An unassuming, quiet square between the University of Leeds campus and the city centre was the unlikely setting for the world’s first science fiction convention. Its origins lay in the formation in Leeds (in 1935) of the first chapter of the Science Fiction League outside the USA, and it was this group which later hosted what is widely regarded as the first ever SF convention. The event took place on 3 January 1937 at the Theosophical Hall, Leeds. Without the burden of the negative connotations which have come to surround the words ‘science fiction convention’, this appears to have been a low-key gathering (and exclusively male, which may have planted the seeds of future stereotypes). Around twenty fans attended, these well-dressed delegates including authors Eric Frank Russell and Arthur C. Clarke, local fan John Michael Rosenblum, as well as editors-in-waiting E.J. Carnell and Walter Gillings.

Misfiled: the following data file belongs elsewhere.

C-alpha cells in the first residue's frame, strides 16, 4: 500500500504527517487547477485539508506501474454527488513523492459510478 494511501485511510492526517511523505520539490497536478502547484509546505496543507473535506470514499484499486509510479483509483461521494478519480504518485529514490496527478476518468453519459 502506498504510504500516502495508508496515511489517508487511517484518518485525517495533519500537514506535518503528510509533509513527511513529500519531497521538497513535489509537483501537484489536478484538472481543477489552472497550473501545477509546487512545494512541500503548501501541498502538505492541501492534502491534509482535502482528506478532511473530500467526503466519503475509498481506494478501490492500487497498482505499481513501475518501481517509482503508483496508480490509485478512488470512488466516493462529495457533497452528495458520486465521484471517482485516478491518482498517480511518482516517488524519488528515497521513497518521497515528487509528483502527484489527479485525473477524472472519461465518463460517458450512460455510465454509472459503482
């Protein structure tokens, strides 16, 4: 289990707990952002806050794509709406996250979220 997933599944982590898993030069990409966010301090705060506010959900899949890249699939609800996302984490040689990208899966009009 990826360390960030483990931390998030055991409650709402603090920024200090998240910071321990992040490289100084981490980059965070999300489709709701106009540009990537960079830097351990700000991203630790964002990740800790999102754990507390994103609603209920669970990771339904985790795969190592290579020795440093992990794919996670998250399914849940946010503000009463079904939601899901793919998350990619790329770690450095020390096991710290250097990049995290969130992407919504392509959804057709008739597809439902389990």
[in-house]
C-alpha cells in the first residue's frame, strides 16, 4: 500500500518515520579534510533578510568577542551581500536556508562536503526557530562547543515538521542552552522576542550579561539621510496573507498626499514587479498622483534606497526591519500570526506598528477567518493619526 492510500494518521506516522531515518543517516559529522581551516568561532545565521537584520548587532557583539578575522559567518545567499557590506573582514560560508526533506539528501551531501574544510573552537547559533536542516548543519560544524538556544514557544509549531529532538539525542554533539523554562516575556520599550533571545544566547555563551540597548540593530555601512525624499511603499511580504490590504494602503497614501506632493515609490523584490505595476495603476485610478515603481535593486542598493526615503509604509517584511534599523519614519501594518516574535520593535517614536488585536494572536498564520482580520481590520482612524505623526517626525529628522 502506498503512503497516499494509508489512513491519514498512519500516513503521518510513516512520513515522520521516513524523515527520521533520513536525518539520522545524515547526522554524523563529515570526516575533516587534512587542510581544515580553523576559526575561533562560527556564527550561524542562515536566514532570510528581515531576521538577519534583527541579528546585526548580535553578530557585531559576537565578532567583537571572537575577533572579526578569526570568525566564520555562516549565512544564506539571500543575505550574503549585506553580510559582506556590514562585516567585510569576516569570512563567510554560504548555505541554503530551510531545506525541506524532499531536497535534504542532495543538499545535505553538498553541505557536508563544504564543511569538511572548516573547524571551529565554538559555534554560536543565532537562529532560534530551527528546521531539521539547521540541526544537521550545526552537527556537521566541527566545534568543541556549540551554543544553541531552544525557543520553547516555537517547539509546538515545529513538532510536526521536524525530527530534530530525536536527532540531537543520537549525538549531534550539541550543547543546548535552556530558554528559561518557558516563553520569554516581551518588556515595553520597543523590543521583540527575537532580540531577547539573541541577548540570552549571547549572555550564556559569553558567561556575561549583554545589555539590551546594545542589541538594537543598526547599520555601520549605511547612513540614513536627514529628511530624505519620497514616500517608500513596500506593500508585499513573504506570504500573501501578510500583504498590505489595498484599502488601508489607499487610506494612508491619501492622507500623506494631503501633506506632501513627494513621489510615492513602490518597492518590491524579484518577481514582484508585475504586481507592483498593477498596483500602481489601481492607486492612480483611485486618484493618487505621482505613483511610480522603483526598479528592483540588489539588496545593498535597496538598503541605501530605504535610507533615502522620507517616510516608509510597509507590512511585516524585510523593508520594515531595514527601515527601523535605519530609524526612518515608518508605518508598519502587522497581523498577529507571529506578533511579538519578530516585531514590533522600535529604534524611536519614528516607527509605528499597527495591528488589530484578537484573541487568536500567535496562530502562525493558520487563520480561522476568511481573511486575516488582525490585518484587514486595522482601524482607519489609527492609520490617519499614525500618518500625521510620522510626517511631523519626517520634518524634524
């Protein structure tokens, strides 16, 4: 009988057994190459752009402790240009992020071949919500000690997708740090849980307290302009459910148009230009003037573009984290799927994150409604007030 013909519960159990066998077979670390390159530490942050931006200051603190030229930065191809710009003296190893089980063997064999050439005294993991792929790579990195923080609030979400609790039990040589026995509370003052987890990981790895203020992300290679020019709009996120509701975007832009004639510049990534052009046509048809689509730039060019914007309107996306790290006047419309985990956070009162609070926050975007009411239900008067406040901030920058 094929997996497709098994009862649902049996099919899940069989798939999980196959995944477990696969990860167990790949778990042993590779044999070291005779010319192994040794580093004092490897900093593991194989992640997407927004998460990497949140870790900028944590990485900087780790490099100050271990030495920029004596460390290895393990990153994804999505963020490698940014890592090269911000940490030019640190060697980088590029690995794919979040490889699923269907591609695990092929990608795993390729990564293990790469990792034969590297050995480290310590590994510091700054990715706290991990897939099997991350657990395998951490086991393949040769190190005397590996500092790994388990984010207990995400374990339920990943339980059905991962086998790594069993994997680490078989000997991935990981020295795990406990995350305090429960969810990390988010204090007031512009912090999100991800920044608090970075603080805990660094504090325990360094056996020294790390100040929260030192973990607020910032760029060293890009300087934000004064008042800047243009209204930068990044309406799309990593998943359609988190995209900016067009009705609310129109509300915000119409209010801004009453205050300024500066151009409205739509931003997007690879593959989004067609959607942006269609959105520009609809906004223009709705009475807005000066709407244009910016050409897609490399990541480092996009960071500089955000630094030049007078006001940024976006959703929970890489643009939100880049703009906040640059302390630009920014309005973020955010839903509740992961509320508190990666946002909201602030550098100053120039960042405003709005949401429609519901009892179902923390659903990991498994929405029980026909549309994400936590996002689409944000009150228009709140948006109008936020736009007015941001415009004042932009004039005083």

The convention programme is held within the Science Fiction Collection at the University of Liverpool, and photographs, believed to have been taken by another attendee, Harold Gottliffe (later Godfrey) were donated to the University of Leeds Library’s Special Collections. A group portrait is reproduced above, together with this recent image of Queen Square, which shows it to be relatively unchanged. A great deal of further information about the convention, and a comprehensive history of science fiction and its fans in the UK, can be found at Rob Hansen’s excellent site.
Whilst not strictly within the SF remit, it might be of interest to note here that the papers of Alfred Orage, founder of the Leeds branch of the Theosophical Society, as well as the influential Leeds Arts Club, are also held at the University of Leeds Library’s Special Collections. The Society is still based at the Theosophical Hall at 12 Queen Square, and continues to host a varied series of talks and events.